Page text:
Preventing Prison-Based Gerrymandering in Redistricting: What to Watch For

Preventing Prison-Based Gerrymandering in Redistricting: What to Watch For

May 2, 2011
|

Prison-based gerrymandering is the practice of counting incarcerated persons as “residents” of a prison when drawing legislative districts in order to give extra influence to the districts that contain the prisons. The U.S. Constitution requires that election districts be roughly equal in size, so that everyone is represented equally in the political process. But prison-based gerrymandering distorts our democracy by artificially inflating the population numbers — and thus, the political clout — of districts with prisons, while diluting the political power of all other voters.

That this problem exists at all is largely an accident of two facts: (1) an outdated Census Bureau methodology that counts people in prison as residents of the correctional facilities, not of their legal home addresses; and (2) the skyrocketing rates of incarceration. Hopefully, in the future, the Census Bureau will eliminate the problem by counting incarcerated people as residents of their legal home addresses. Last year, three states — Maryland, Delaware and New York — had the foresight to pass legislation to eliminate prison-based gerrymandering within their borders. These three states now require that districts be based on Census data adjusted to reflect incarcerated people at their home addresses. More than a hundred rural counties and municipalities around the country have historically refused to engage in prison-based gerrymandering; they manually remove prison populations prior to drawing districts for local government. But most states and jurisdictions will still face the problem of prison-based gerrymandering in the upcoming round of redistricting.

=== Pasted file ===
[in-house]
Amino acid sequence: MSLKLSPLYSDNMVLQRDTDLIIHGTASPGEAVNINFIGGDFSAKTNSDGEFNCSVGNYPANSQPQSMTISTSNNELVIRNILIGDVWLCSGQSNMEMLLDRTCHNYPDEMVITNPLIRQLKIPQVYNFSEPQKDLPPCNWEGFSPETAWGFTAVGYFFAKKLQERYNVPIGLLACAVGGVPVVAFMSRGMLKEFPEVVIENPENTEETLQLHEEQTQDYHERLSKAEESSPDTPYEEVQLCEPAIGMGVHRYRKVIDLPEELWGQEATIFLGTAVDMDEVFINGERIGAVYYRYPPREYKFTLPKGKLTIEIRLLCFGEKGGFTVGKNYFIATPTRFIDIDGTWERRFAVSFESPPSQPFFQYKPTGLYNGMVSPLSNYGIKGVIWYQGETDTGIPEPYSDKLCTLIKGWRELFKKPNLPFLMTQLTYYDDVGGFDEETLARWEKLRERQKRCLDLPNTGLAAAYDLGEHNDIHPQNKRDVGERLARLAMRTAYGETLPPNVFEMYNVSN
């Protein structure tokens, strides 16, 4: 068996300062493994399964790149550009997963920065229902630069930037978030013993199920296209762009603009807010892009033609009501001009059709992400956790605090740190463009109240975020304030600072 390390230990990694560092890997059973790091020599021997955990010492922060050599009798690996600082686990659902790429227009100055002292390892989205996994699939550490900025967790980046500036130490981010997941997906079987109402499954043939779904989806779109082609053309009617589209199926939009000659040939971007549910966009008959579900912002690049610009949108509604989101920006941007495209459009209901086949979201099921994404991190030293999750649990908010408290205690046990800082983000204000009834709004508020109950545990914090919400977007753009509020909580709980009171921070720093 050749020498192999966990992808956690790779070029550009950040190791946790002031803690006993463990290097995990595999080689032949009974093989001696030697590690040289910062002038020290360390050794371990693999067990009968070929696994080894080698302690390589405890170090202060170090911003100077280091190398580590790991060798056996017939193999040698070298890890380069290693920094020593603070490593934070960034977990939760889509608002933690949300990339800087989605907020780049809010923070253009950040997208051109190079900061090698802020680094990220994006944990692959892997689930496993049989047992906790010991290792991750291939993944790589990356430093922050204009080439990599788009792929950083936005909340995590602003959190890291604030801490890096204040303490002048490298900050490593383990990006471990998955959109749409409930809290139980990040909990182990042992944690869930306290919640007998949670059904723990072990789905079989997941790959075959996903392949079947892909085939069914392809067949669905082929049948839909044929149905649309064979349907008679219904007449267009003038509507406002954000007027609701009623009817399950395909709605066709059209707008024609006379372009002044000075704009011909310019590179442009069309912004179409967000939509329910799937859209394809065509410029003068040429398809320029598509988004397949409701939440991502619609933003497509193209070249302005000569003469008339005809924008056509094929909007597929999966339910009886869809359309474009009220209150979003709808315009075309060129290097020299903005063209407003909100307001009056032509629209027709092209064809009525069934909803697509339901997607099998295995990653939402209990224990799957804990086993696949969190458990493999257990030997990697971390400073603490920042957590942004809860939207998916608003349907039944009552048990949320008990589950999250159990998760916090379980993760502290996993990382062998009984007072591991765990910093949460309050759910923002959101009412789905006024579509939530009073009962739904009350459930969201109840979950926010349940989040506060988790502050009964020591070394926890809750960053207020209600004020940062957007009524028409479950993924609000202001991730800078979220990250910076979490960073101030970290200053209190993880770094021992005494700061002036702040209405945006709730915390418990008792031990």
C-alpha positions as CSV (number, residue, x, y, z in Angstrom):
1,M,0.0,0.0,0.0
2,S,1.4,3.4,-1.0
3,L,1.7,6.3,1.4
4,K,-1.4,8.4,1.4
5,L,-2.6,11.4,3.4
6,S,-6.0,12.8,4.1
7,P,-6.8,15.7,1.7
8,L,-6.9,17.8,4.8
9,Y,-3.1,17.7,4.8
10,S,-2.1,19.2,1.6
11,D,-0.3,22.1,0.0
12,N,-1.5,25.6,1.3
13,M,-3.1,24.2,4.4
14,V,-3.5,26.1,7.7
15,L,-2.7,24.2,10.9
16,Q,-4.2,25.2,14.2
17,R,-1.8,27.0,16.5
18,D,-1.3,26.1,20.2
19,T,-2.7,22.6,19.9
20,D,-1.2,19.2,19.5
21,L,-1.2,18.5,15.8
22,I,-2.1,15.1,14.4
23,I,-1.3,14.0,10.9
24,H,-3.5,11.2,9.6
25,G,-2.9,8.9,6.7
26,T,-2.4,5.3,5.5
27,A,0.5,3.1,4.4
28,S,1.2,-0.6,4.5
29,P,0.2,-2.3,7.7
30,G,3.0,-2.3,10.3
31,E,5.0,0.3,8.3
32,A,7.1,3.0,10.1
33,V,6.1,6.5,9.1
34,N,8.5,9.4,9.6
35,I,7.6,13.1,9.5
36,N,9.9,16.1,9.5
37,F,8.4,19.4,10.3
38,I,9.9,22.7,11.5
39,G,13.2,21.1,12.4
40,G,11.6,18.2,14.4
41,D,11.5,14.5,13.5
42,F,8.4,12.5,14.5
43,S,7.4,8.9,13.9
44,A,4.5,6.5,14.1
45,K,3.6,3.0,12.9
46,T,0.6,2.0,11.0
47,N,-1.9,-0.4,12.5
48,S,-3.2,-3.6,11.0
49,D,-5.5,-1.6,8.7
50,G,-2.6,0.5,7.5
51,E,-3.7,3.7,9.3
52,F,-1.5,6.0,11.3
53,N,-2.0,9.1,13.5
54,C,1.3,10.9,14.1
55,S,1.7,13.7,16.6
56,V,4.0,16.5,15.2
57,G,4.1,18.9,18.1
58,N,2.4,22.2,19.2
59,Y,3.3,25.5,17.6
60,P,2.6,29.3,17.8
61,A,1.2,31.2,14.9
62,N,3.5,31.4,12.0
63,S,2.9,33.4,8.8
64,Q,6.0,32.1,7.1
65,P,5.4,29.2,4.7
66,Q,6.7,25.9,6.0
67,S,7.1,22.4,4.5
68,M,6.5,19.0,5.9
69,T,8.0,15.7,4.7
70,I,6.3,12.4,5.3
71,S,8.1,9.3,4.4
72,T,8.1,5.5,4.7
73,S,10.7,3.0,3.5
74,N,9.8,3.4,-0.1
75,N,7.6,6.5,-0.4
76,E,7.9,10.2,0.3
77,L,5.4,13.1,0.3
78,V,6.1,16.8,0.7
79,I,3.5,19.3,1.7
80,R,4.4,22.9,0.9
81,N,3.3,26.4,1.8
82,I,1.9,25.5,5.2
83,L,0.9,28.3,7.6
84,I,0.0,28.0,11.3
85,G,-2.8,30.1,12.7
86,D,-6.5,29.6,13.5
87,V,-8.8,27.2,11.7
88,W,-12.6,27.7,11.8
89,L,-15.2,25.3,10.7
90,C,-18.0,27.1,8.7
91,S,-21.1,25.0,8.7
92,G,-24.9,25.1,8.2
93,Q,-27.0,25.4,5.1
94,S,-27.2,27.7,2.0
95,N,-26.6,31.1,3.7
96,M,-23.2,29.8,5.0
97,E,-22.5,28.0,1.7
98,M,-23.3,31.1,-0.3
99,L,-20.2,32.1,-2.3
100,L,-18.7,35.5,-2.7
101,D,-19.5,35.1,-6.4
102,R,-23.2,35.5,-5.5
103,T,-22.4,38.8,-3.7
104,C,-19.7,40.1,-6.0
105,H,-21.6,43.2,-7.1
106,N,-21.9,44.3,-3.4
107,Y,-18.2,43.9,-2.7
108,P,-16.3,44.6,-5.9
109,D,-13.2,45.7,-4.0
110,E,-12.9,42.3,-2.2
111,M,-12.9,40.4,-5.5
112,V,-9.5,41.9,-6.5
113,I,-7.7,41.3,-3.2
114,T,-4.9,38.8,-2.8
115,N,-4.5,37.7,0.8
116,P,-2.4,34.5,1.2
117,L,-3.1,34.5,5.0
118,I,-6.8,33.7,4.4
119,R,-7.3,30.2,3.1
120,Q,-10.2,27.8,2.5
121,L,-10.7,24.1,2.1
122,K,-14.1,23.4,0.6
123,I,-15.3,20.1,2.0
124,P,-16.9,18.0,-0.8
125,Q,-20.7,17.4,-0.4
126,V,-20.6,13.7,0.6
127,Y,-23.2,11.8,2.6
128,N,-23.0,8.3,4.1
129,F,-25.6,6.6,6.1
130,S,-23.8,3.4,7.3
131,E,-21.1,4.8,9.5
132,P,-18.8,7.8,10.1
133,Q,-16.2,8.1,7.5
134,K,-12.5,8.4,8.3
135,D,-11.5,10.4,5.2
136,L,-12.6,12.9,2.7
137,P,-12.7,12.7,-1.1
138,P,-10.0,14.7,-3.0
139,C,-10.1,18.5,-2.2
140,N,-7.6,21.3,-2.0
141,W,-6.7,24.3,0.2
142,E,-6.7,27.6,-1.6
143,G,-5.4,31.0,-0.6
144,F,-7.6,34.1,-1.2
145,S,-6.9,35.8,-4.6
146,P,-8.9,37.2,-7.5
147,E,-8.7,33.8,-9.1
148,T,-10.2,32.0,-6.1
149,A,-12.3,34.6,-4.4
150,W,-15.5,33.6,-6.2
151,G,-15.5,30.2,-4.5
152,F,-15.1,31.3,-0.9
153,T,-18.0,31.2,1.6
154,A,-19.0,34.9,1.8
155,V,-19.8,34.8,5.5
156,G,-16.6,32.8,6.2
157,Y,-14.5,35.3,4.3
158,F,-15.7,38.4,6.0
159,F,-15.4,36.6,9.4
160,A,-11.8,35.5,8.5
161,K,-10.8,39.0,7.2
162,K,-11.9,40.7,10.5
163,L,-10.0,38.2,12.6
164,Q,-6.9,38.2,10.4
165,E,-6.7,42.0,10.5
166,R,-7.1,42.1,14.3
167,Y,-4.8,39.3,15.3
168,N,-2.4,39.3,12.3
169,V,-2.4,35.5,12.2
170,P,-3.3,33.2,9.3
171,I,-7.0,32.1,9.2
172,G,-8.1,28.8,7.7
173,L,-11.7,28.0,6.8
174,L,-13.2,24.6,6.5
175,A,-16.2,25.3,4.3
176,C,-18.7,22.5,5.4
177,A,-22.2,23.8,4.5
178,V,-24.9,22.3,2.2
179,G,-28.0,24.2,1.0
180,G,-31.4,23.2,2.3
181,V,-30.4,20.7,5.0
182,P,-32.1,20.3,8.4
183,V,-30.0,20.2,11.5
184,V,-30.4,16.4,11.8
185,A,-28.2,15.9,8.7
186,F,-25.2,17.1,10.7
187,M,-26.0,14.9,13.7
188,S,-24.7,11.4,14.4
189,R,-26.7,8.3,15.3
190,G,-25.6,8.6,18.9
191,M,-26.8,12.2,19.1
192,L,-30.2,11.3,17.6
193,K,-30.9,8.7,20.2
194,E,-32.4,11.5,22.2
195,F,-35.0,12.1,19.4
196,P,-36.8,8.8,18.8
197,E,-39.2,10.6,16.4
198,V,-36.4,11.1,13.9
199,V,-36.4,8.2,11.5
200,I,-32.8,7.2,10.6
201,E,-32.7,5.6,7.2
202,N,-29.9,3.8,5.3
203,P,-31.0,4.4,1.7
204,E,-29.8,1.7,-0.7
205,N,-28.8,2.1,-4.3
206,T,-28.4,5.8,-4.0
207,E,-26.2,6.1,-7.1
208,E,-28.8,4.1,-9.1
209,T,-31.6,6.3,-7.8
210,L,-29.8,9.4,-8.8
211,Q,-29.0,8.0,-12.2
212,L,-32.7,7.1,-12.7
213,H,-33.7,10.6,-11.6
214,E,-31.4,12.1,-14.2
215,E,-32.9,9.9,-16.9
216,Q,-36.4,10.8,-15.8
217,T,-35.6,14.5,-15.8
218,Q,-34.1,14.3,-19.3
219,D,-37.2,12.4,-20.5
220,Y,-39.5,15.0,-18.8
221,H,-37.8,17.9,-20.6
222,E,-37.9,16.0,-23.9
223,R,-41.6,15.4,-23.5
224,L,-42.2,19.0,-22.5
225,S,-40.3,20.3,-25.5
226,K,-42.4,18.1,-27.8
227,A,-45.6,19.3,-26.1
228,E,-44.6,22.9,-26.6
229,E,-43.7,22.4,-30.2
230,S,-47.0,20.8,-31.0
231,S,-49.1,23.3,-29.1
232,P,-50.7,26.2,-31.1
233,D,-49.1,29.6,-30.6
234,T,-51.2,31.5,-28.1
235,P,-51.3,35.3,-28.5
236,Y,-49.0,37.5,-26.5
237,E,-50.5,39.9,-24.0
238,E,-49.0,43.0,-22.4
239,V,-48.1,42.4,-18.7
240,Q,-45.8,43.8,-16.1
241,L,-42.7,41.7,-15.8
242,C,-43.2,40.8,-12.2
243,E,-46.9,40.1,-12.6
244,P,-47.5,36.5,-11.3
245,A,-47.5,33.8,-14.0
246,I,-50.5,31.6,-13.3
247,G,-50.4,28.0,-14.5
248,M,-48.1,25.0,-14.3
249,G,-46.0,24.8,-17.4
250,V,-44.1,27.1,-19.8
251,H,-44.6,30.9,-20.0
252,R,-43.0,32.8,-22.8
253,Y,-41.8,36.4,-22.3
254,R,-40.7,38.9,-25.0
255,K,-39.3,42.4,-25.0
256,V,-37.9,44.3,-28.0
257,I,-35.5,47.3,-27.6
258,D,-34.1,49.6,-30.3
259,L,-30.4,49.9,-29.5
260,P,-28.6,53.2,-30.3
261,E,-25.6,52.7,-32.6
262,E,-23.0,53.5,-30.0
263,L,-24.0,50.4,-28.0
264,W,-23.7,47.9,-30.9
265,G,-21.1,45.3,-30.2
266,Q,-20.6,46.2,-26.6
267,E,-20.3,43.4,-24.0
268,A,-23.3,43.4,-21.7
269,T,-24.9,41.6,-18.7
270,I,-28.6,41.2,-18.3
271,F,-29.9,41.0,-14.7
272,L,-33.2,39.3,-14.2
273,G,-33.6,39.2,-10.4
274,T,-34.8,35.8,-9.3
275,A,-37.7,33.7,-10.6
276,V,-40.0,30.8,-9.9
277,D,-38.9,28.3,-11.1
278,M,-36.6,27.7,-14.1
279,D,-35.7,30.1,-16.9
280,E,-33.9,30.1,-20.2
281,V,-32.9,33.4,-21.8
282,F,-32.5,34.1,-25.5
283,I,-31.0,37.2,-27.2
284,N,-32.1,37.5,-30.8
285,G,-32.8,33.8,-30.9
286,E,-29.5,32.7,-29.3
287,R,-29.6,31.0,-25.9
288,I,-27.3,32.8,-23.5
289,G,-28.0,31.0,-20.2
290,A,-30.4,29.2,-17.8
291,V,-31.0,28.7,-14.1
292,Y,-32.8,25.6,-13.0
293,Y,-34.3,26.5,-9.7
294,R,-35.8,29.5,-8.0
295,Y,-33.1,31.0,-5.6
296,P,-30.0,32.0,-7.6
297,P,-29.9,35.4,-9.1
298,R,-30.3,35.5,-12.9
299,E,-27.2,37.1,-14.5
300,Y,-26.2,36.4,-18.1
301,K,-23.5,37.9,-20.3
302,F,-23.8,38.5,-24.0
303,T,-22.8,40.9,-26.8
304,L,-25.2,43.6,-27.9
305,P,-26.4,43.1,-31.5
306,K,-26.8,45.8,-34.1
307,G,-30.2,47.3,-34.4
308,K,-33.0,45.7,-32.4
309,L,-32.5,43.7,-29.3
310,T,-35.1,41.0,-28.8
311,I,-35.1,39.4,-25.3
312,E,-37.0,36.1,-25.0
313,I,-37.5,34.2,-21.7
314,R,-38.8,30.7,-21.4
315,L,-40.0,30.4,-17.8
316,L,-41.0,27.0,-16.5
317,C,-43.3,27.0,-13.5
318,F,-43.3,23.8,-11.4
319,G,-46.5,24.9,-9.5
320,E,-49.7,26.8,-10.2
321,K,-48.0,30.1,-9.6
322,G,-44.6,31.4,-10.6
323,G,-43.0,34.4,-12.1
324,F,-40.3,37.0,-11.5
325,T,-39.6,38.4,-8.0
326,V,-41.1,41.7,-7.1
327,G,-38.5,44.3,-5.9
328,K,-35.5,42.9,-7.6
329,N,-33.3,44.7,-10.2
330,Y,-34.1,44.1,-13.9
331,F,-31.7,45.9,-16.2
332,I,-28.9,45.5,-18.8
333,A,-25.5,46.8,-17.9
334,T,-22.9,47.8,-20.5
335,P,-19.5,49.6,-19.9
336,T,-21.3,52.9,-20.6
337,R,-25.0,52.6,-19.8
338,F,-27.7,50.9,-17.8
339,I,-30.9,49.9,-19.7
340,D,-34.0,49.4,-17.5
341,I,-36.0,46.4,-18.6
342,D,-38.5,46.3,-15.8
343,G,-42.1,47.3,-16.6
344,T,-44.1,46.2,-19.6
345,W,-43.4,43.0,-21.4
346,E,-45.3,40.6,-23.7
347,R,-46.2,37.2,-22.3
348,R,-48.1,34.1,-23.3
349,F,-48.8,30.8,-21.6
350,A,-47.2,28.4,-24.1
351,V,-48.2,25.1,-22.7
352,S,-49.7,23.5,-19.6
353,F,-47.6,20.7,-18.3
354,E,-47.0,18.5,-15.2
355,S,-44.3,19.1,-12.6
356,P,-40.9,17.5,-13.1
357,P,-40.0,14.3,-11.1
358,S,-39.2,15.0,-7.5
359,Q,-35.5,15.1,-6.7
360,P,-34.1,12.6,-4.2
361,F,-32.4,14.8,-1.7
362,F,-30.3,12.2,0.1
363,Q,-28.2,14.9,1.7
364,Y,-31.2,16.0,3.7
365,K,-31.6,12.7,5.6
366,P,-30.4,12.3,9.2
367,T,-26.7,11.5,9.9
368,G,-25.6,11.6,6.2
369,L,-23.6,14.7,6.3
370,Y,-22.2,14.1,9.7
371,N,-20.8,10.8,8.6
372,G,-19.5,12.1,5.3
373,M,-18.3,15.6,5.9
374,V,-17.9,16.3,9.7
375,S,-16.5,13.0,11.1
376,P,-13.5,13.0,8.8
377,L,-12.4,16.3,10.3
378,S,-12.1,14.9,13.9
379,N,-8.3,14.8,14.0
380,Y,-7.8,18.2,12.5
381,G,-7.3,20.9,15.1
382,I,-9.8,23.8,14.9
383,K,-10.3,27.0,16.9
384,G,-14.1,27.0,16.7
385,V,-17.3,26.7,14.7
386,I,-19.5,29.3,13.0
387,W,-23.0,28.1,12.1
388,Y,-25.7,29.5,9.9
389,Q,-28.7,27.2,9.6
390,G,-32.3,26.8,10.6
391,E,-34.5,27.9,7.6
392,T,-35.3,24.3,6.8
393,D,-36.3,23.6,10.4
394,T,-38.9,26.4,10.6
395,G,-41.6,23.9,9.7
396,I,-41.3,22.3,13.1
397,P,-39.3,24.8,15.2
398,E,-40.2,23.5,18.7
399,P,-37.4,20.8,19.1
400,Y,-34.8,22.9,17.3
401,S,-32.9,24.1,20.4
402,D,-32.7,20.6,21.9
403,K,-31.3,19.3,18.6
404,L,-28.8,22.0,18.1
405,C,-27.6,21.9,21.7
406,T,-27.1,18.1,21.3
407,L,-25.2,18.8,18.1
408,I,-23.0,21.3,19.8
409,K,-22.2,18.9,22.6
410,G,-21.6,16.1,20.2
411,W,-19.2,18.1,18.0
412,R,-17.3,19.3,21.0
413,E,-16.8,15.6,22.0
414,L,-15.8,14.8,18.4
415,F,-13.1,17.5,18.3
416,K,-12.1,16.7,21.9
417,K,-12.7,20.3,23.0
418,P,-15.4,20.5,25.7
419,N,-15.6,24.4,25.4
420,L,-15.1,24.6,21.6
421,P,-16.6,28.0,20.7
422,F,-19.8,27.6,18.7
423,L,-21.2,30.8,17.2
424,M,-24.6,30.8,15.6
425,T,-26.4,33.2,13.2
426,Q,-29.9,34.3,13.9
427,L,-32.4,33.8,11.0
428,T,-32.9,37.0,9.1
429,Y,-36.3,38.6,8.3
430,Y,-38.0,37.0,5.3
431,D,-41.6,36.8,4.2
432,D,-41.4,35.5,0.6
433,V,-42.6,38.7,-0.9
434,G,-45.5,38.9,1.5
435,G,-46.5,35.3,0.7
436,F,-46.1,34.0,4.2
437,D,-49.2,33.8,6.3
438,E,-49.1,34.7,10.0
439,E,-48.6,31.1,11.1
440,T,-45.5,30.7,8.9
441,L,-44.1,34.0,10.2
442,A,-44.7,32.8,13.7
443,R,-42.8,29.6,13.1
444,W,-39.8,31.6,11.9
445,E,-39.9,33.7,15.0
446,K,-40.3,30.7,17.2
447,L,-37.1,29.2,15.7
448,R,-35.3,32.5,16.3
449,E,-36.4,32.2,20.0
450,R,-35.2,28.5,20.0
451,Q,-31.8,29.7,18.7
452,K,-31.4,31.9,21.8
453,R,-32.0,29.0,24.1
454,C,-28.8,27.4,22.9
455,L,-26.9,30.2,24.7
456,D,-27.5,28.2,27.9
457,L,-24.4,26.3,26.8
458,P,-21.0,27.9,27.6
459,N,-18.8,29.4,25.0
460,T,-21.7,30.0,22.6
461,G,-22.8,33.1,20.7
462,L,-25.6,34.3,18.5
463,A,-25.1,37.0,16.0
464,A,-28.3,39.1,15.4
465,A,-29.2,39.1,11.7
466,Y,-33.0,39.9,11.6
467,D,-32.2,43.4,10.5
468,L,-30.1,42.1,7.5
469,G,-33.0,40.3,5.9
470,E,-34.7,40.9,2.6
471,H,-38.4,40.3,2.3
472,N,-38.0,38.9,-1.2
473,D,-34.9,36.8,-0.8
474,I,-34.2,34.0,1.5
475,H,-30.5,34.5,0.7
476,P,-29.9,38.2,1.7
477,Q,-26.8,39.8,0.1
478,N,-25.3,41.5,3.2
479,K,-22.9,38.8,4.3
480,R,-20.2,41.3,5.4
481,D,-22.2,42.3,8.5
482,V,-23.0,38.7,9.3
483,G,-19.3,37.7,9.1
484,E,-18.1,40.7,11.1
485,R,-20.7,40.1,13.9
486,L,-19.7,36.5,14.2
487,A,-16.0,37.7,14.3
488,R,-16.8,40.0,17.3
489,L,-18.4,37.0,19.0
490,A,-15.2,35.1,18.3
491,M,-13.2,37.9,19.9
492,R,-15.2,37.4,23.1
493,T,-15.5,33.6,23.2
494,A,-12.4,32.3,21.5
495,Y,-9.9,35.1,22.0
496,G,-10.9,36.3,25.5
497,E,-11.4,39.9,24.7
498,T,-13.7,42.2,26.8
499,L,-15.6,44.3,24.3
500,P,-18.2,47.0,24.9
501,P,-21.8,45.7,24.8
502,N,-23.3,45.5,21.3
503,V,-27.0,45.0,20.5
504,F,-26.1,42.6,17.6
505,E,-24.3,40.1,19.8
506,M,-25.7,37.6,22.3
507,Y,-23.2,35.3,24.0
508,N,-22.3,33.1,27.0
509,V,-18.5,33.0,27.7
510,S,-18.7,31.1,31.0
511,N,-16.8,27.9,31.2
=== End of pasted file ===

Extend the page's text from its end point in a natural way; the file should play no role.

When your legislature announces a proposed redistricting plan and invites public comment, you’ll need to act quickly to identify if and exactly how they used prisons to distort democracy in your state, county or city. This guide will tell you what to look for in the data and the state’s proposed plan in order to minimize the harm of prison-based gerrymandering.

(This guide assumes you have a mapping staff or sympathetic technical people on the redistricting body to assist you. Your technical allies can refer to our memo, Using the Census Bureau’s Advanced Group Quarters Table, which explains the timing, value, content and limitations of the Bureau’s prison count data.)

Tagged: